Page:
Saturday, February 06, 2021

Tour Te Waipounamu

 We were on a family holiday down south. Covid lockdown had decreased to a level where we were able to get out and stimulate the economy a bit. We'd been staying with my cousin in Christchurch and were on the way back home and passing through Hanmer where Steve Halligan lives. Steve invited us around and made us an amazing breakfast. He asked me what I thought about Brian Alder's new event? Brian's event? It was news to me. 

Steve told me all about Brian's Tour Te Waipounamu, a 1350 km route taking in some of the South Island's gnarliest high-country. Once I got the appropriate permissions signed off a loose plan developed. Try to get some rides in - easy in the amazing weather of lock-down, but really hard in one of Wellington's crappest ever Springs. It seemed like a really hard course that Brian had dreamed up. But then again that was also part of the attraction. A real adventure, and a chance to see some completely new country. No one had ever done what he was suggesting, not even Brian himself. Linking the top of the South Island to the bottom required getting permission from private land owners all along a route normally out of bounds to the public. He outsourced the route-checking to his various buddies located around the South Island, just to see if what he was planning was actually doable. It turns out that it was.

I first met Brian Alder and Steve Halligan on my 3rd Kiwi Brevet in 2014. Brian seemed very prepared and was obviously a very details oriented kind of guy. Steve was quiet and strong and you could tell was the kind of guy who was very happy with his own company, while still being your typically friendly Irishman. Little did we know that they would both go on to achieve some pretty amazing results in the Tour Divide and other ultra Bikepacking events. 

Brian came 5th in what is often said to be the worlds hardest Bikepacking Race, the Tour Divide, in 2016, and Steve was 4th in 2017 and 2019 , despite having some pretty devastating mechanicals in his first attempt. 

Brian's event, the Tour Te Waipounamu is filled with Top-ten Tour Divide veterans including Geof Blance, 4th in 2014, Tony Lesur 5th in 2019, Ollie Whalley, 1st and record holder in 2012 and Peter Maindonald, 10th in 2017.  I think that's about 17% of the riders, and there are quite a few other Tour Divide veterans riding as well. Kiwi riders have had a special relationship with the Tour Divide, ever since Simon Kennett came back from the States after doing the Great Divide, and introduced Bikepacking to Kiwis with the first Kiwi Brevet in 2012. Simon's spin on the "Dirt Brevet" was to require riders to stop riding for 6 hours in each 24 hour period. It's my belief that this is what made it so accessible to Kiwi riders. The Tour Te Waipounaumu will not require riders to rest in this manner, more like the "races" that are held in other parts of the world.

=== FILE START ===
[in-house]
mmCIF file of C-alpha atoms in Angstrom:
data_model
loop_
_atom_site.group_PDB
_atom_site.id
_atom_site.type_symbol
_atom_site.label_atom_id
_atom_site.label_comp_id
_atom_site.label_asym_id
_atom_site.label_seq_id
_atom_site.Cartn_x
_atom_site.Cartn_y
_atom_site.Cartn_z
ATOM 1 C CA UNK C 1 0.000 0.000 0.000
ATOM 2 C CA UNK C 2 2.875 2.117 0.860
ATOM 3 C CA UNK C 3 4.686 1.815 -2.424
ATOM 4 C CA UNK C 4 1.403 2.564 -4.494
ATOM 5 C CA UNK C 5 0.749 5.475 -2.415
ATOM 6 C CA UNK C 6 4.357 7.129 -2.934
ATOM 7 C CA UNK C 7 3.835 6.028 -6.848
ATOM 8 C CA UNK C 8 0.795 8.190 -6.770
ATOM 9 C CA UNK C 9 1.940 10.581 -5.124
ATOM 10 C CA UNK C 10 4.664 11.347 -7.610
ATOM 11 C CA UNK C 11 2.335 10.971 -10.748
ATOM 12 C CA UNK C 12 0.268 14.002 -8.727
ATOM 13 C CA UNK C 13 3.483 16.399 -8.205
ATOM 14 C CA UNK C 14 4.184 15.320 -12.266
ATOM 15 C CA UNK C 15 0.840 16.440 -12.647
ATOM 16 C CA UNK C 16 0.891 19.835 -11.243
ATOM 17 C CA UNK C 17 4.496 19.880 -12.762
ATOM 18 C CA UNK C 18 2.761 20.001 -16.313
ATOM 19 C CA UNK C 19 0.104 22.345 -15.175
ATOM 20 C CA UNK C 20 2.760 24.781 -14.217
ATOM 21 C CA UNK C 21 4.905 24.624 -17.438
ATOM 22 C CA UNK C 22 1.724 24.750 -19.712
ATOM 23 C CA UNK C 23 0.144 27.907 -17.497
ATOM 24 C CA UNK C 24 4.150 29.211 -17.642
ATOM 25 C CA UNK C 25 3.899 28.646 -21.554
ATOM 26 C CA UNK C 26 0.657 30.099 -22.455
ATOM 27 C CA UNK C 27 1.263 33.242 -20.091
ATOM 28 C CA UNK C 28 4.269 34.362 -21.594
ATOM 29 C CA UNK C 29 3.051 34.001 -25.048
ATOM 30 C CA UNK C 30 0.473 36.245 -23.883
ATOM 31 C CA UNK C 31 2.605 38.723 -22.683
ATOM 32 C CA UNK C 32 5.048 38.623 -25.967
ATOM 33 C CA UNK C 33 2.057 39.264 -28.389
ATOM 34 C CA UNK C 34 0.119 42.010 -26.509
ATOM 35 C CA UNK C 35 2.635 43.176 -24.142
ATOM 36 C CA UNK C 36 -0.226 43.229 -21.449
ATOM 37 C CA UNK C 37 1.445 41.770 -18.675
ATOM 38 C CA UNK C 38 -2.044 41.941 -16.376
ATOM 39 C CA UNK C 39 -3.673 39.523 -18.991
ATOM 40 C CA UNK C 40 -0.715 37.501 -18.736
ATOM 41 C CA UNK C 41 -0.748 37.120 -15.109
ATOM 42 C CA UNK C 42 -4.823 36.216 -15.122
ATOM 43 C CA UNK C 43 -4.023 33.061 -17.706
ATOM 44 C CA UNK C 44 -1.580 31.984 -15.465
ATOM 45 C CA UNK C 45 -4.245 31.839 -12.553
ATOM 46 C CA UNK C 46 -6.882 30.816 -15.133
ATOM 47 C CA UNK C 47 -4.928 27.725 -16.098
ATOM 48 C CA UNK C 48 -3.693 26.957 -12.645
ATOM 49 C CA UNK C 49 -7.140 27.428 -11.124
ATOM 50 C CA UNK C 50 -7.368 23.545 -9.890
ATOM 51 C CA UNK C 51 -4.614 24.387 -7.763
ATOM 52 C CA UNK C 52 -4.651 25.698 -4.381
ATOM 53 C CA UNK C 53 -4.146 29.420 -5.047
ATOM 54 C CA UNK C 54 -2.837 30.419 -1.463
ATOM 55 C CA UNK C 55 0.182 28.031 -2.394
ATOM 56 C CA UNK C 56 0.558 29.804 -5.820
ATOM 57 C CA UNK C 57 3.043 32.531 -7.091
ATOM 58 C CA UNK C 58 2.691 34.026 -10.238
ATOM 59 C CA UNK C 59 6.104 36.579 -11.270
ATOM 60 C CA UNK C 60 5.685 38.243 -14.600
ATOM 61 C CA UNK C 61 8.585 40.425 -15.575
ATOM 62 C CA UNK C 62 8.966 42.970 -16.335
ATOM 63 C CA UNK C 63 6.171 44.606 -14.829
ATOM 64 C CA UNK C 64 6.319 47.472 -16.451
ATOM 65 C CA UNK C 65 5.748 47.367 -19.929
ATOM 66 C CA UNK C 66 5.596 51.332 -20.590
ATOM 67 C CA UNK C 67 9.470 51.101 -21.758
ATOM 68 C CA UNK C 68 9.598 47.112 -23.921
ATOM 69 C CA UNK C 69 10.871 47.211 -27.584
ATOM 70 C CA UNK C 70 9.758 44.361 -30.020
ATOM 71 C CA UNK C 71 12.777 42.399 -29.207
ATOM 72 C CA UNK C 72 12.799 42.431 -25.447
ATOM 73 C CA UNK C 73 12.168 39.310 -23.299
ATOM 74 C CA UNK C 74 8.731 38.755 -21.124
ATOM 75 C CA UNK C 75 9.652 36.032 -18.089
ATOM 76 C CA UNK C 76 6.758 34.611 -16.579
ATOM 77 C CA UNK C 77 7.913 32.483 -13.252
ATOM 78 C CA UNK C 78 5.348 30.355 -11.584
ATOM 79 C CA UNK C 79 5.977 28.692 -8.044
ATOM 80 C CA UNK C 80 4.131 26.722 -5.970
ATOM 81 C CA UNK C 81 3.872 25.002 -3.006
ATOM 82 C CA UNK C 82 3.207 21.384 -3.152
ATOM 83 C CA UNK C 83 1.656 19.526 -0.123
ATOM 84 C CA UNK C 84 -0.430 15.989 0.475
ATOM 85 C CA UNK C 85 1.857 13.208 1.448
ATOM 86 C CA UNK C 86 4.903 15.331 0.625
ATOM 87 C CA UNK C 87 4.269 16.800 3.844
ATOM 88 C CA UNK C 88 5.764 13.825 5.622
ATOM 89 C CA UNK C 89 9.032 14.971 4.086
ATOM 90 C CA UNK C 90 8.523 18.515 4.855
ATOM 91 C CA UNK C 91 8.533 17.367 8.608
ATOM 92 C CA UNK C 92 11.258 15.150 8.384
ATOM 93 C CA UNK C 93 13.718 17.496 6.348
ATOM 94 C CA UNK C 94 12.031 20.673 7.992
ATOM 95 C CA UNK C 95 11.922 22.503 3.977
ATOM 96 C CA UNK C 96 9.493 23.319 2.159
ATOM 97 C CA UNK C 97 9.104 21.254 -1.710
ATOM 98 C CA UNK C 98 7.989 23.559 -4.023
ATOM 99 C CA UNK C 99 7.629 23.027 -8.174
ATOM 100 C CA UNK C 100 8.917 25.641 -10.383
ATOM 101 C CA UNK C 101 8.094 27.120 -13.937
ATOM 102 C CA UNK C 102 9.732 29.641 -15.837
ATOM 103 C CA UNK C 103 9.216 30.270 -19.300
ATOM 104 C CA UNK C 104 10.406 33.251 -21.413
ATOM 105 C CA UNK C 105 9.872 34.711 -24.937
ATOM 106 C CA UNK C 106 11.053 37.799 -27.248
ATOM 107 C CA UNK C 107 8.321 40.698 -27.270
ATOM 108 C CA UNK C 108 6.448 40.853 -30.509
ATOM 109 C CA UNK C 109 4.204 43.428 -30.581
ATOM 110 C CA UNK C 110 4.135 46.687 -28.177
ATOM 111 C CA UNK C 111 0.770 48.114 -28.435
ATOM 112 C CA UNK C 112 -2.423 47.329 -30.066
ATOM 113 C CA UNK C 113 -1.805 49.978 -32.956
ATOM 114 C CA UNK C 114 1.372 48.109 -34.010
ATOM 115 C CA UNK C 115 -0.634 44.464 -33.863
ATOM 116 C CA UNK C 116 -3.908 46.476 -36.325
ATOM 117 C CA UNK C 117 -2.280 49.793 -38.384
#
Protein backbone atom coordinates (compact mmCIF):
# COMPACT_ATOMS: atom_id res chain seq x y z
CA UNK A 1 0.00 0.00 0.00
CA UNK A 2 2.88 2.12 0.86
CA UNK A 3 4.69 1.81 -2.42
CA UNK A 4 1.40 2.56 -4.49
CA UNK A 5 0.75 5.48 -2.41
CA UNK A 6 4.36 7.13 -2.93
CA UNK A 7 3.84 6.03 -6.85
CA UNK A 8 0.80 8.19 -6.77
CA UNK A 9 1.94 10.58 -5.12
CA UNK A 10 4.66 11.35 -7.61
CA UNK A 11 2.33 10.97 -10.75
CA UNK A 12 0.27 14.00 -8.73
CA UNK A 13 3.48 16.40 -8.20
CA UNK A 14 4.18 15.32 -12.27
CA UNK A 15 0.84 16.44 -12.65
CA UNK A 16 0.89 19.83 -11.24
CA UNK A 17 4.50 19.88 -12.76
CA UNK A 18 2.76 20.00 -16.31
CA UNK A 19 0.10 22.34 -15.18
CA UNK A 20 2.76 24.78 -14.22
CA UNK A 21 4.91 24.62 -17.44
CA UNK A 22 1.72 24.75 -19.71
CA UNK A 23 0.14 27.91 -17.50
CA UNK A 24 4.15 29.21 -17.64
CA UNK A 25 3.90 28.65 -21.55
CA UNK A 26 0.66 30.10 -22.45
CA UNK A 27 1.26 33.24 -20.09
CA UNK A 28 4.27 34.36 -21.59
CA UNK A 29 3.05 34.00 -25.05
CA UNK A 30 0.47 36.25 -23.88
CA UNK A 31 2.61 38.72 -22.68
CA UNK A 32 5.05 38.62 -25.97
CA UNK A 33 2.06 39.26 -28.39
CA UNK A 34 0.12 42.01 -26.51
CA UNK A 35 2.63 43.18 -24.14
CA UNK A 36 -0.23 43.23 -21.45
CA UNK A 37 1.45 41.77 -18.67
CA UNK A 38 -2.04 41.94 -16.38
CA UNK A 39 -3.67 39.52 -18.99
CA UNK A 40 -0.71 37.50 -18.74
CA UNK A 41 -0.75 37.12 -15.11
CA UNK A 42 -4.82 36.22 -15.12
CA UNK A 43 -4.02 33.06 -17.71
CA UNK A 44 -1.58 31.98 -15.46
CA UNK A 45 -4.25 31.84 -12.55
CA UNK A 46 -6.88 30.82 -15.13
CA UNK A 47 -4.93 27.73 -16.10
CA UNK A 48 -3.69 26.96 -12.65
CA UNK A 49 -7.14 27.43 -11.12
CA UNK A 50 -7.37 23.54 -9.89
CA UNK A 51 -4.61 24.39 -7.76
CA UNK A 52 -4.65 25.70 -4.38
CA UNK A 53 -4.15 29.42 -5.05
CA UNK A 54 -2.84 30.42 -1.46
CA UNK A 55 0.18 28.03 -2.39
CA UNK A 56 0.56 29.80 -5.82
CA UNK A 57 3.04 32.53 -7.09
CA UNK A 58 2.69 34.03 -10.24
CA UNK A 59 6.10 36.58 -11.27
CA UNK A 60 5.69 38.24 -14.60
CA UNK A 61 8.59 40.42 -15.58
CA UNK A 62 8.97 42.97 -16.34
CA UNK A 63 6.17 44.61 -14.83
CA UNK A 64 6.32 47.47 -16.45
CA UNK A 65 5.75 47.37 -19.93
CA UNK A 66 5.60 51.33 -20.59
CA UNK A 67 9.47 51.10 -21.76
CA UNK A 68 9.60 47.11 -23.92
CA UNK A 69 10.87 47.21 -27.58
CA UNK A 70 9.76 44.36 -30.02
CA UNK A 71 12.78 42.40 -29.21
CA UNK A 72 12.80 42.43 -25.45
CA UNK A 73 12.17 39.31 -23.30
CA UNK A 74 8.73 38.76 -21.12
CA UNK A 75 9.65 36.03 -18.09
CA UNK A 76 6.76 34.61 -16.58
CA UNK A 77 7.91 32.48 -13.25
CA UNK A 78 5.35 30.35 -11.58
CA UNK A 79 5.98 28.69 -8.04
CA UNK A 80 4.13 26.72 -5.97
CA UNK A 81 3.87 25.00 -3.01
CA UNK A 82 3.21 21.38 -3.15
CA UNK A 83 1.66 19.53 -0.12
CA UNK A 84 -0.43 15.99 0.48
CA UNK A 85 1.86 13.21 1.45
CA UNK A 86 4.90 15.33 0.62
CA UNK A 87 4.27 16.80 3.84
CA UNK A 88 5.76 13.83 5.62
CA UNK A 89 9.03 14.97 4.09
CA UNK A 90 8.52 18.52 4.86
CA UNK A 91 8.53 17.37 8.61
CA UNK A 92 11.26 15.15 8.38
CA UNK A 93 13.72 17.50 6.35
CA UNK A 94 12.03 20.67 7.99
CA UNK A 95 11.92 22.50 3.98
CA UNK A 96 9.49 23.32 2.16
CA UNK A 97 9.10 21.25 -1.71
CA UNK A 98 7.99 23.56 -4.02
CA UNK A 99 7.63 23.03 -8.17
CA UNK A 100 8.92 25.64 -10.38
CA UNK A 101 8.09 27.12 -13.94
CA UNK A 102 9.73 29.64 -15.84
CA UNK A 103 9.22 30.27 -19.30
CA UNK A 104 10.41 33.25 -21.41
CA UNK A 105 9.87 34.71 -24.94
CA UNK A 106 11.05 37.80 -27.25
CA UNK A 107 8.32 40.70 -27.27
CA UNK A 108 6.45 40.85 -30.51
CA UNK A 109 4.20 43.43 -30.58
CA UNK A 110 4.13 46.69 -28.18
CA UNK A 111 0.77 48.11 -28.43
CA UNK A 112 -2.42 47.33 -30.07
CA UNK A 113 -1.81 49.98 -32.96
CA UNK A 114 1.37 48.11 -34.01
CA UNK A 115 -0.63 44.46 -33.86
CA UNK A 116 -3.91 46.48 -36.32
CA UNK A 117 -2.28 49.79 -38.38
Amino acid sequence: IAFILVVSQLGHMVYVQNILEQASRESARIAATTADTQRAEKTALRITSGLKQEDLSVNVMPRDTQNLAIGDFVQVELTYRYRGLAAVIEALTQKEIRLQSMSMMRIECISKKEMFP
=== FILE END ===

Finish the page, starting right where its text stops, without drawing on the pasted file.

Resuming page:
Some other interesting stats from the Tour Te Waipounaumu riders follow. There are 3 riders on single speed Surly Karate Monkeys! What are the odds? All piloted by very capable riders, Stephen "Stealth" Butterworth, Phil Walter and Tad Mejdr,  an ex Single speed world champ, who I think originally comes from Czechoslovakia, as does Martin Strelka. Martin seems to have the most recent "form" with some big pre-covid wins in Europe, so it will be interesting to see what bike he turns up with, and if it looks as flash as Steve's Binary Havok

Steve Halligan's Binary Bicycles Havok

There are six woman entered which is about 17% of the entrants, very good by international standards - I have pulled these stats off the Mapprogress page that shows the riders who have registered their trackers.  Hanna Black has been travelling the Americas for several years with partner Mark Watson and still would be if not for Covid. Brenda (Bob) Clapp is also riding with her partner Chris, and Kath is another very accomplished rider I know of.

There are some big questions to be answered in an event like the Tour Te Waipounamu. Finishing an event this tough is not a given. There will be weather and terrain. And those are just the constants. How we deal with them is the real test.

Dulkara Martig's description of the course is the best I have seen here:

Miscellaneous links:
An interview with Brian before his Tour Divide rider in 2016, and another on his return here. You can find Steve's story about his win in the epic Terrra Australis race here

Two great interviews on Bruce Maunsell's Pedal On Podcast with Brian and some of the riders.

My bike

Jonty at Revolution Bicycles loaned me a frame and a fork, as the Worlds fastest Karate Monkey had been sold.

It's nothing special, an old Cannondale Flash aluminum frame and luckily the same frame bag I used on the Karate Monkey and XTC still fit it.

The main gear is mostly antipodean. Maybe not the lightest in the world, but certainly amongst the longest lasting. I've gone for comfort over weight. B-17 Brooks saddle and Ergon grips.

  • Gas tank, seat-bag, frame-bag and stem pouches from Stealth Bike Bags, and front harness and glove-box from Cactus, another NZ company famed for robust gear.
  • Lighting and charging from the dynamo genius Kerry Staite at K-lite, running an SP dynamo hub with K-lite qubes on the back.
  • Ancillary lighting via Ali-express 1x18650 torch and a few 2x18650 Ali-express DIY Power-banks.
  • Navigation via Extrex 20
  • Rear wheel is Hope Pro-2 running on a DTswiss X-432 rim. Mezcal 2.35s. (Don't do this it's a really tight bead).
  • Runnning gear is 2x10. 38/24, 11-40.
  • Brakes Shimano, shifting SRAM.
  • RAB sleeping bag liner
  • North Face sleeping bag
  • Tarptent Contrail
  • Sleeping mat, Thermarest
Ready to roll, for sunday the 14th of Feb. 

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